09012015Tue
Last updateMon, 31 Aug 2015 11pm

Columnists

Applied Marketing 101: Understanding the implications of the Signet acquisition of Zales

One of my favorite movies is 1984’s “The Terminator,” the tale of a cyborg assassin sent back in time to kill Sarah Connor, mother of the as yet unborn leader of the future human resistance, and Kyle Reese, sent back in time by her son to protect her. Attempting to describe to her the true nature of the killing machine that has been sent to terminate her, Kyle explains, “It can’t be bargained with. It can’t be reasoned with. It doesn’t feel pity, or remorse, or fear, and it absolutely will not stop…EVER…until you are dead!”  It’s a moving scene, as poor terrified Sarah is forced to come to grips with the extremely unfortunate reality that she has been targeted by the ultimate killing machine. But in recent viewings of the movie, I must confess that as I hear Sergeant Reese explain Sarah’s precarious scenario, I have increasingly come to hear his words as prophetic regarding the dynamic between Sterling and independent jewelers.

Applied Marketing 101: It’s time to start actually selling on the Internet (Part 1)

I accept as axiomatic the premise that rapid change is typically easy to detect, whereas incremental change may be far more difficult to recognize. We can confirm the validity of this proposition by conducting the following demonstration: Place a frog in a container full of room temperature water, and then slowly increase the temperature at a rate of one degree centigrade every five minutes. Incredibly, the poor frog will allow itself to be boiled to death.  I have increasingly come to see similarities for us in the jewelry industry to the boiled frog, only we aren’t ever-so-slowly boiling in a tub of water. Instead, we are being boiled in an environment known as the Internet.

Applied Marketing 101: The incipient attack of the yellow, green and purple diamonds

There is a fundamental marketing concept called “Share of Voice,” which can be defined as follows: the ratio of the portion of advertising activities for one company or brand compared with the total advertising activities for an entire sector or product type. Take, for example, the auto insurance industry. If you watch TV, you’re almost certainly familiar with ads from Geiko, Progressive, Nationwide, State Farm, Esurance, and Farmers. Each of these companies possesses a “Share of Voice” that is roughly equivalent to the ratio between their respective advertising budget and the total advertising budget for the car insurance industry. Depending on the effectiveness of their advertising, each drives a portion of the overall demand for automotive insurance products. But since they’re all basically selling the same product, the real impact of their advertising doesn’t go much farther than encouraging consumers to purchase their respective generic offering instead of one of their competitor’s. And their advertising efforts are all aimed towards slicing up a pie that is fixed in overall size, because everyone who has a car is compelled by state regulations to purchase auto insurance.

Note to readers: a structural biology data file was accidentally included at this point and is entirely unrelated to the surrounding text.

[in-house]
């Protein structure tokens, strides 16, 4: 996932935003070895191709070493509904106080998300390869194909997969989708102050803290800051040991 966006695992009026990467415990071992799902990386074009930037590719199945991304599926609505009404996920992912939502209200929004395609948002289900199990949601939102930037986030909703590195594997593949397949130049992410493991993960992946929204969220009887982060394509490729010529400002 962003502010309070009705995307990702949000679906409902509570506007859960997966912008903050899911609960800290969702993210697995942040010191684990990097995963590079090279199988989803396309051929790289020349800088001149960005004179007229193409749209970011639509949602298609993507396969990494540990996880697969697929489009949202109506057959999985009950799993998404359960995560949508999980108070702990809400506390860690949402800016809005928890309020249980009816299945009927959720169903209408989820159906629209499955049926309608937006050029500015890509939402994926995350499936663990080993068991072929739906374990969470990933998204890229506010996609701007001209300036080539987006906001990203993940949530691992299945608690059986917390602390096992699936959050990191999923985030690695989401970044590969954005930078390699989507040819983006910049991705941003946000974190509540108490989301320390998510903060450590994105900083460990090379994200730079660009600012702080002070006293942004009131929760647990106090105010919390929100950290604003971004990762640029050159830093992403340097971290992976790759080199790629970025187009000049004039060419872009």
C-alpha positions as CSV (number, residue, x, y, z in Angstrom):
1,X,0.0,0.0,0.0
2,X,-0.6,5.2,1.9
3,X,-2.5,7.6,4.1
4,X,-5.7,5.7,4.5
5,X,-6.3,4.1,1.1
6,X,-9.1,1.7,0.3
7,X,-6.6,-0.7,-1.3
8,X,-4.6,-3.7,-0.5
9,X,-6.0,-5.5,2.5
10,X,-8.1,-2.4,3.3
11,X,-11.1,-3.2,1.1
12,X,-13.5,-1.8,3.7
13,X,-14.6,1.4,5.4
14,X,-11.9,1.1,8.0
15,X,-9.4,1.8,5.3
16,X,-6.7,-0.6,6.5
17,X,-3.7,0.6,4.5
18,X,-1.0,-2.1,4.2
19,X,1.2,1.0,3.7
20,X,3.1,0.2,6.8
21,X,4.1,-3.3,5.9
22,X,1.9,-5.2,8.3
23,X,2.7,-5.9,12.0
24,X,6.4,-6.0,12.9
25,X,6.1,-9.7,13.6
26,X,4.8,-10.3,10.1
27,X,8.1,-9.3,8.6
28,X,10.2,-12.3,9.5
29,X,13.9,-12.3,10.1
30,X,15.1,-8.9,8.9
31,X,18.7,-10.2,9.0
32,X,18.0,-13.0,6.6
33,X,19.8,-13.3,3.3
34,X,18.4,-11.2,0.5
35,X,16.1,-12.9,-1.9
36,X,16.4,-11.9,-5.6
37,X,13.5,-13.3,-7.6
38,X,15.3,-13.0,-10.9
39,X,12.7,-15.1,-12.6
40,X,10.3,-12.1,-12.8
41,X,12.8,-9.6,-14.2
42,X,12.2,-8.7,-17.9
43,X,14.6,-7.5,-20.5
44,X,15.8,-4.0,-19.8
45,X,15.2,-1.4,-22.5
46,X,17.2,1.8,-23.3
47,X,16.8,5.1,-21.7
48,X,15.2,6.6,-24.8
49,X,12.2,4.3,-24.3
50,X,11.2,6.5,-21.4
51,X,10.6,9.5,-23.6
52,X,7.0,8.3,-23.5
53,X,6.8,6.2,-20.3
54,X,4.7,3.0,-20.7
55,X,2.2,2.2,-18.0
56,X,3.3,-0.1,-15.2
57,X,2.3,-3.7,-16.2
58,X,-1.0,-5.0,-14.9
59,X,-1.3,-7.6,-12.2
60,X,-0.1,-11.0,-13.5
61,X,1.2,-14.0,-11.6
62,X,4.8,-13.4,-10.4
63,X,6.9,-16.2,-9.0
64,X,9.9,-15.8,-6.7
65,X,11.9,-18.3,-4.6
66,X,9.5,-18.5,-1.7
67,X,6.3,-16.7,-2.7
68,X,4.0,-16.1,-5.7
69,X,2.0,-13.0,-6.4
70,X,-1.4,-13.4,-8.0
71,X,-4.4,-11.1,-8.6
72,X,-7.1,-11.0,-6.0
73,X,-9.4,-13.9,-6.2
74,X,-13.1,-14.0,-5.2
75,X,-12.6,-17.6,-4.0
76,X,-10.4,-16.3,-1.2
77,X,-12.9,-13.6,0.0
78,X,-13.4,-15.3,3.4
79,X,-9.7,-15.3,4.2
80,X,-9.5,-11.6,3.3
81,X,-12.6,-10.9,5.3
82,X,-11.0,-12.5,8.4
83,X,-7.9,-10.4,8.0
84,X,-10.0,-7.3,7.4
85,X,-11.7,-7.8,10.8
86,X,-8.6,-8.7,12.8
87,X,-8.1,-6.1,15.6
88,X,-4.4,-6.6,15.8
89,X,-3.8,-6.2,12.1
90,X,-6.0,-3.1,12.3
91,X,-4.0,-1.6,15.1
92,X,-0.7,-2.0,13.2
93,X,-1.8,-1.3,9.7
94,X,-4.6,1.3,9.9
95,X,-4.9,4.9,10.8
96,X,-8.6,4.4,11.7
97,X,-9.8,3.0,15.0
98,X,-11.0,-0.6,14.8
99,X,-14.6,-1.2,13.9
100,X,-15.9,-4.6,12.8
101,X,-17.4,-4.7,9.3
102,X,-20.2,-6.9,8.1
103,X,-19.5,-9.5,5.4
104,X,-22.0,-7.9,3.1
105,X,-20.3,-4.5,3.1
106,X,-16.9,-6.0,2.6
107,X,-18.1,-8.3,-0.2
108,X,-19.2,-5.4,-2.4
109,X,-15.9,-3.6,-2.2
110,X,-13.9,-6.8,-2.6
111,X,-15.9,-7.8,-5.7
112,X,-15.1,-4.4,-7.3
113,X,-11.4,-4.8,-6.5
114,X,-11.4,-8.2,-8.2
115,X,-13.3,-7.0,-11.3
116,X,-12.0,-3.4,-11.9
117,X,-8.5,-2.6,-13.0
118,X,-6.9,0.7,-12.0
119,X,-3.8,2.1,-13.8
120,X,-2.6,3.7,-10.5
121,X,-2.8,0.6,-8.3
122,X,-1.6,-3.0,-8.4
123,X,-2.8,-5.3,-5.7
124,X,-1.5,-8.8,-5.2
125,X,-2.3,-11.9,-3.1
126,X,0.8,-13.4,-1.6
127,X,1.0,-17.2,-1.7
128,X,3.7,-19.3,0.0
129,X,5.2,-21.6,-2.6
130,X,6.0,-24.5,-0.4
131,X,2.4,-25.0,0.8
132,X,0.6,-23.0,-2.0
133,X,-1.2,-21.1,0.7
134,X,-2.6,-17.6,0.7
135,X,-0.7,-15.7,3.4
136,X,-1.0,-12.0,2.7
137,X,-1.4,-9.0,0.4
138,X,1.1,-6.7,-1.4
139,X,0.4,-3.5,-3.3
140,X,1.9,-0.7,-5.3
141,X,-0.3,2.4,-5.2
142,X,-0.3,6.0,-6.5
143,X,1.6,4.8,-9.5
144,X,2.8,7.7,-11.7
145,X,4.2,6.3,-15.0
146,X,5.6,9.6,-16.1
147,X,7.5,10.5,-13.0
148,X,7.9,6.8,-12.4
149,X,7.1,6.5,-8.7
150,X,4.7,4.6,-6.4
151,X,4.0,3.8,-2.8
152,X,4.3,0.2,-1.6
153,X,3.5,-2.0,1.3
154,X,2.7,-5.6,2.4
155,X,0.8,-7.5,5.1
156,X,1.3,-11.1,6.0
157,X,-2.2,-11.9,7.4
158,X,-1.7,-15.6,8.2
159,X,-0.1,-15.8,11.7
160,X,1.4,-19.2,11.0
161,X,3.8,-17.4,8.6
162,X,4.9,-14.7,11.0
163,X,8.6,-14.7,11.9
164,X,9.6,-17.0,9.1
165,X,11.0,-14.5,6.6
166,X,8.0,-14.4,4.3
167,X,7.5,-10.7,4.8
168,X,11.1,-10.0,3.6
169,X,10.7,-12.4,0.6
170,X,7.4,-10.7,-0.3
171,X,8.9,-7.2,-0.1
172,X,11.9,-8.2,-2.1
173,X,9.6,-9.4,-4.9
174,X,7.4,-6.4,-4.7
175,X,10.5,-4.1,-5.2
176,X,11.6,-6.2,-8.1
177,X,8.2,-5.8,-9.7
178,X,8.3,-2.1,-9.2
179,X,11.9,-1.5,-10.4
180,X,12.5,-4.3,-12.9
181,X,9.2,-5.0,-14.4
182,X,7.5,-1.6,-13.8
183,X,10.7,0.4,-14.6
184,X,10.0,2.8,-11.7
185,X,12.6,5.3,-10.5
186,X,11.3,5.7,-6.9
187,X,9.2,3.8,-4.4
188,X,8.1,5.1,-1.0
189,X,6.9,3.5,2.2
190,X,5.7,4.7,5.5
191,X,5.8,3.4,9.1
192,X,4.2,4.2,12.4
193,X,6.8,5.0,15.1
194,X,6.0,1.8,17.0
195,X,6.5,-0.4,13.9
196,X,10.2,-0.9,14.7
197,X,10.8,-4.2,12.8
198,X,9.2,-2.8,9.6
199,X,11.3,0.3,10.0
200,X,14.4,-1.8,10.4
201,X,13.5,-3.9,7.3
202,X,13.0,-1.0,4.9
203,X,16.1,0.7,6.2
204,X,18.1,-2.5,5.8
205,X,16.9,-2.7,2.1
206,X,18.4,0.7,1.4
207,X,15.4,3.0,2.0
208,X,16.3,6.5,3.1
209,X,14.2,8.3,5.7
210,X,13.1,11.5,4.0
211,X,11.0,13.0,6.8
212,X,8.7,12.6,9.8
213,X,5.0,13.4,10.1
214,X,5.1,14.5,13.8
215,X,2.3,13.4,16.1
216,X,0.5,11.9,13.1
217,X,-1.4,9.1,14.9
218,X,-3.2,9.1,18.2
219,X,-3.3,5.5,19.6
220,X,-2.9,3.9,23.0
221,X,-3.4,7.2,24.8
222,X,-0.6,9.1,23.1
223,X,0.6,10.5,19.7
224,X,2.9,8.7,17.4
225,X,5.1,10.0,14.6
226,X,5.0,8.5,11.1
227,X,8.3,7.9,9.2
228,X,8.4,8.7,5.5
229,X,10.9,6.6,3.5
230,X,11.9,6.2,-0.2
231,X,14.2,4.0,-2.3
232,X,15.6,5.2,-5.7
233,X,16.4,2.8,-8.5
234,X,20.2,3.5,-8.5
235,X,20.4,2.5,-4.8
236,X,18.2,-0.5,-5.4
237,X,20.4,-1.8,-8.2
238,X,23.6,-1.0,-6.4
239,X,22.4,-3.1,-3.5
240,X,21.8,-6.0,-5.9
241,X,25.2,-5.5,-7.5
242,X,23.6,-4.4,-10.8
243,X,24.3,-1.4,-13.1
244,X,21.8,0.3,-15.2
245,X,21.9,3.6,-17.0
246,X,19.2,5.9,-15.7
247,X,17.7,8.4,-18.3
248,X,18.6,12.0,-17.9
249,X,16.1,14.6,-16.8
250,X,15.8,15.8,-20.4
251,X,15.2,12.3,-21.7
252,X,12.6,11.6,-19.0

Applied Marketing 101: Quod Erat Demonstandum

Among the many contributions of ancient Greek philosophers at the dawn of civilization, surely the field of “Logic” belongs near the top of the list. Logic wasn’t just foundational to mathematics and geometry; it was also axiomatic for the formulation of most theories of critical thought. The classic “logical” thought process began with the statement of a hypothesis, and ended with a re-statement of that hypothesis, such that the arguments in the body of the ‘proof’ led inevitably to the conclusion that the hypothesis had been proven. When the Greek language gave way to Latin as the philosophers’ lingua franca in the second century BC, it became customary to place the letters “Q.E.D.”, short for “Quod Erat Demonstrandum”  (meaning “thus it has been demonstrated”),  at the end of a successful proof.

Applied Marketing 101: December 2013 forecast

As I write this, I have just finished a turn at the helm of my sister’s Hylas 46, an offshore sailing vessel she and my brother-in-law recently commissioned in order to circumnavigate the globe. It is a fine yacht, appointed with all of the equipment one would expect on a sailboat built for crossing oceans, and I marvel at the fact that each of my helm watches has been spent not so much steering, but rather tending the autopilot. Computerized navigation and radar systems have rendered most elements of the traditional tasks of steering, dead reckoning, and collision avoidance irrelevant, and so on this 100 mile delivery up the Chesapeake Bay, all of us in the cockpit are really more overseers than active participants, as the boat is pretty much steering herself.

Applied Marketing 101: The extraordinary power of Gift-with-Purchase offers

As I write this, I’m flying east from LAX after an exceptionally successful Leading Jewelers Guild trade show, en route to the RJO Show in Cincinnati. We added over forty Rhythm of Love (ROL) doors in just two days at Leading, as retailers who had become aware of the impending advertising onslaught of the new patented vibrating diamond mounting flocked to our booth, apparently selecting us because of the comprehensive marketing support platform that we have developed for ROL. What wonderful confirmation of the fact that once again, when all other factors are roughly equal, it’s the strength of the marketing tools that gets the sale. What fun!

  • Newsletter

  • Latest Post

  • Most Read

Columnist



Media Kit